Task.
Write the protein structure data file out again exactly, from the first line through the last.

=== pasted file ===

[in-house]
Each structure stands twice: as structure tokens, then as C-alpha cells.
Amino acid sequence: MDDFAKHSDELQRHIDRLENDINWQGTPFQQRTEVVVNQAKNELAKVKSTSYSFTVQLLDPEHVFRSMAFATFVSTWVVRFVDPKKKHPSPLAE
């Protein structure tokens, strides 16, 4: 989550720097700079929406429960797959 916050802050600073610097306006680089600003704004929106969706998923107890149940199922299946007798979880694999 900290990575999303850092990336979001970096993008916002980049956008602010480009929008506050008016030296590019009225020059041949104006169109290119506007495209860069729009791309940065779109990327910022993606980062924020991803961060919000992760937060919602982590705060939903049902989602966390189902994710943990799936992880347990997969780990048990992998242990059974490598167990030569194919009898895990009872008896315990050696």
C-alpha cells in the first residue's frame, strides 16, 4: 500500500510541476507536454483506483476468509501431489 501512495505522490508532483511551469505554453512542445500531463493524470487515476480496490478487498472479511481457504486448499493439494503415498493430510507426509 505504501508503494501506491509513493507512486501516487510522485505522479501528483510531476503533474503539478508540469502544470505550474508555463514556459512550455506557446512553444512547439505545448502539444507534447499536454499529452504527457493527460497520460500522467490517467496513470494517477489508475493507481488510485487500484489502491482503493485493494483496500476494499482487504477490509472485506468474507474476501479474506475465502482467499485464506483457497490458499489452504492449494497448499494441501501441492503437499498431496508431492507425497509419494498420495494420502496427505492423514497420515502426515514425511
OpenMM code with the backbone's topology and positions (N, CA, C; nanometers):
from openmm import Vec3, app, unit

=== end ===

[in-house]
Each structure stands twice: as structure tokens, then as C-alpha cells.
Amino acid sequence: MDDFAKHSDELQRHIDRLENDINWQGTPFQQRTEVVVNQAKNELAKVKSTSYSFTVQLLDPEHVFRSMAFATFVSTWVVRFVDPKKKHPSPLAE
């Protein structure tokens, strides 16, 4: 989550720097700079929406429960797959 916050802050600073610097306006680089600003704004929106969706998923107890149940199922299946007798979880694999 900290990575999303850092990336979001970096993008916002980049956008602010480009929008506050008016030296590019009225020059041949104006169109290119506007495209860069729009791309940065779109990327910022993606980062924020991803961060919000992760937060919602982590705060939903049902989602966390189902994710943990799936992880347990997969780990048990992998242990059974490598167990030569194919009898895990009872008896315990050696």
C-alpha cells in the first residue's frame, strides 16, 4: 500500500510541476507536454483506483476468509501431489 501512495505522490508532483511551469505554453512542445500531463493524470487515476480496490478487498472479511481457504486448499493439494503415498493430510507426509 505504501508503494501506491509513493507512486501516487510522485505522479501528483510531476503533474503539478508540469502544470505550474508555463514556459512550455506557446512553444512547439505545448502539444507534447499536454499529452504527457493527460497520460500522467490517467496513470494517477489508475493507481488510485487500484489502491482503493485493494483496500476494499482487504477490509472485506468474507474476501479474506475465502482467499485464506483457497490458499489452504492449494497448499494441501501441492503437499498431496508431492507425497509419494498420495494420502496427505492423514497420515502426515514425511
OpenMM code with the backbone's topology and positions (N, CA, C; nanometers):
from openmm import Vec3, app, unit